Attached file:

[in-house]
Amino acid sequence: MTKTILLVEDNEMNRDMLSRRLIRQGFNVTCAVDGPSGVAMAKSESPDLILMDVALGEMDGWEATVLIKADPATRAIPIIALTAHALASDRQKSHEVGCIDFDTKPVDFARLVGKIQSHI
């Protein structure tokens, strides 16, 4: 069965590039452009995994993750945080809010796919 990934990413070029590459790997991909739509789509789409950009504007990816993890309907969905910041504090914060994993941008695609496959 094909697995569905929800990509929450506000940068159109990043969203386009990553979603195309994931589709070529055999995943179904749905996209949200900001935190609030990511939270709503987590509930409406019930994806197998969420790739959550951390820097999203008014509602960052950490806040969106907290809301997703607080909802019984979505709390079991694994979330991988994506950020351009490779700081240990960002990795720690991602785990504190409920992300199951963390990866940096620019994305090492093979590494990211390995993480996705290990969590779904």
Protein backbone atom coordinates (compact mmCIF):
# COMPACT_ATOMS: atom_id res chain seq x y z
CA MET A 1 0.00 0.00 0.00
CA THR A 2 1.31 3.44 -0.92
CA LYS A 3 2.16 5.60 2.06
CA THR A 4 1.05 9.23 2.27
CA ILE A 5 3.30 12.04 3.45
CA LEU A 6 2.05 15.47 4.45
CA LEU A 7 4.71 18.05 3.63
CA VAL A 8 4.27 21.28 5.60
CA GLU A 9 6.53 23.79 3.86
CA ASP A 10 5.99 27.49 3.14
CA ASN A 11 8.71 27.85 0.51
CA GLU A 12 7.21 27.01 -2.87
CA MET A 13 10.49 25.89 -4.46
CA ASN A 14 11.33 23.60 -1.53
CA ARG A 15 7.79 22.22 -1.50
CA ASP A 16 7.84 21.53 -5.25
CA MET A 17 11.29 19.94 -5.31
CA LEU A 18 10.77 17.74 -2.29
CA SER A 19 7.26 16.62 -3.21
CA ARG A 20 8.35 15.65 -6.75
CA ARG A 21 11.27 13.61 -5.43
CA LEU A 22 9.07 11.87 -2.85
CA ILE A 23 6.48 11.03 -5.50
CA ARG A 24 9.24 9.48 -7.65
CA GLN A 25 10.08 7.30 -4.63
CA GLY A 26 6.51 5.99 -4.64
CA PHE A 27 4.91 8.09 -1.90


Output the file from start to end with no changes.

[in-house]
Amino acid sequence: MTKTILLVEDNEMNRDMLSRRLIRQGFNVTCAVDGPSGVAMAKSESPDLILMDVALGEMDGWEATVLIKADPATRAIPIIALTAHALASDRQKSHEVGCIDFDTKPVDFARLVGKIQSHI
């Protein structure tokens, strides 16, 4: 069965590039452009995994993750945080809010796919 990934990413070029590459790997991909739509789509789409950009504007990816993890309907969905910041504090914060994993941008695609496959 094909697995569905929800990509929450506000940068159109990043969203386009990553979603195309994931589709070529055999995943179904749905996209949200900001935190609030990511939270709503987590509930409406019930994806197998969420790739959550951390820097999203008014509602960052950490806040969106907290809301997703607080909802019984979505709390079991694994979330991988994506950020351009490779700081240990960002990795720690991602785990504190409920992300199951963390990866940096620019994305090492093979590494990211390995993480996705290990969590779904």
Protein backbone atom coordinates (compact mmCIF):
# COMPACT_ATOMS: atom_id res chain seq x y z
CA MET A 1 0.00 0.00 0.00
CA THR A 2 1.31 3.44 -0.92
CA LYS A 3 2.16 5.60 2.06
CA THR A 4 1.05 9.23 2.27
CA ILE A 5 3.30 12.04 3.45
CA LEU A 6 2.05 15.47 4.45
CA LEU A 7 4.71 18.05 3.63
CA VAL A 8 4.27 21.28 5.60
CA GLU A 9 6.53 23.79 3.86
CA ASP A 10 5.99 27.49 3.14
CA ASN A 11 8.71 27.85 0.51
CA GLU A 12 7.21 27.01 -2.87
CA MET A 13 10.49 25.89 -4.46
CA ASN A 14 11.33 23.60 -1.53
CA ARG A 15 7.79 22.22 -1.50
CA ASP A 16 7.84 21.53 -5.25
CA MET A 17 11.29 19.94 -5.31
CA LEU A 18 10.77 17.74 -2.29
CA SER A 19 7.26 16.62 -3.21
CA ARG A 20 8.35 15.65 -6.75
CA ARG A 21 11.27 13.61 -5.43
CA LEU A 22 9.07 11.87 -2.85
CA ILE A 23 6.48 11.03 -5.50
CA ARG A 24 9.24 9.48 -7.65
CA GLN A 25 10.08 7.30 -4.63
CA GLY A 26 6.51 5.99 -4.64
CA PHE A 27 4.91 8.09 -1.90